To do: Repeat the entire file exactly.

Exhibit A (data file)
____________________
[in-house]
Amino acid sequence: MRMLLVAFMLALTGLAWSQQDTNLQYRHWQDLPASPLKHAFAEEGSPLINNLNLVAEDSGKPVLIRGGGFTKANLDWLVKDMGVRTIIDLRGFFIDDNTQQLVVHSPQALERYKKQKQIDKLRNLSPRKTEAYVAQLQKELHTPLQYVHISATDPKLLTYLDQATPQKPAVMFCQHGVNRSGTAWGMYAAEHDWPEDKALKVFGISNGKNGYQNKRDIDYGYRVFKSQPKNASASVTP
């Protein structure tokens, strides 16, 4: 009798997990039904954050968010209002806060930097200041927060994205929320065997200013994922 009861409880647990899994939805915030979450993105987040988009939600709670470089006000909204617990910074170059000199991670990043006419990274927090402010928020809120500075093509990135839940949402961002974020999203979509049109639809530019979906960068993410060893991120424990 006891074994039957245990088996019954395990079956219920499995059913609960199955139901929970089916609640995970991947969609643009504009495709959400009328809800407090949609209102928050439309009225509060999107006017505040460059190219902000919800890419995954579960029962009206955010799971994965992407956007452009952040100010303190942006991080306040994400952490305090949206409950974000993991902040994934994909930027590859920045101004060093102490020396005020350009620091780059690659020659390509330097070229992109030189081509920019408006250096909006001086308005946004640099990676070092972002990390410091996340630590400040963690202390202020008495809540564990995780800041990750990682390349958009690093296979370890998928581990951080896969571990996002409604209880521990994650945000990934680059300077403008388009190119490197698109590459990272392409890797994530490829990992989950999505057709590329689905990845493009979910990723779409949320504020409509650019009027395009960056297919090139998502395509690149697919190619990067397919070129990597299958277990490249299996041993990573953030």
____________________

[in-house]
Amino acid sequence: MRMLLVAFMLALTGLAWSQQDTNLQYRHWQDLPASPLKHAFAEEGSPLINNLNLVAEDSGKPVLIRGGGFTKANLDWLVKDMGVRTIIDLRGFFIDDNTQQLVVHSPQALERYKKQKQIDKLRNLSPRKTEAYVAQLQKELHTPLQYVHISATDPKLLTYLDQATPQKPAVMFCQHGVNRSGTAWGMYAAEHDWPEDKALKVFGISNGKNGYQNKRDIDYGYRVFKSQPKNASASVTP
């Protein structure tokens, strides 16, 4: 009798997990039904954050968010209002806060930097200041927060994205929320065997200013994922 009861409880647990899994939805915030979450993105987040988009939600709670470089006000909204617990910074170059000199991670990043006419990274927090402010928020809120500075093509990135839940949402961002974020999203979509049109639809530019979906960068993410060893991120424990 006891074994039957245990088996019954395990079956219920499995059913609960199955139901929970089916609640995970991947969609643009504009495709959400009328809800407090949609209102928050439309009225509060999107006017505040460059190219902000919800890419995954579960029962009206955010799971994965992407956007452009952040100010303190942006991080306040994400952490305090949206409950974000993991902040994934994909930027590859920045101004060093102490020396005020350009620091780059690659020659390509330097070229992109030189081509920019408006250096909006001086308005946004640099990676070092972002990390410091996340630590400040963690202390202020008495809540564990995780800041990750990682390349958009690093296979370890998928581990951080896969571990996002409604209880521990994650945000990934680059300077403008388009190119490197698109590459990272392409890797994530490829990992989950999505057709590329689905990845493009979910990723779409949320504020409509650019009027395009960056297919090139998502395509690149697919190619990067397919070129990597299958277990490249299996041993990573953030």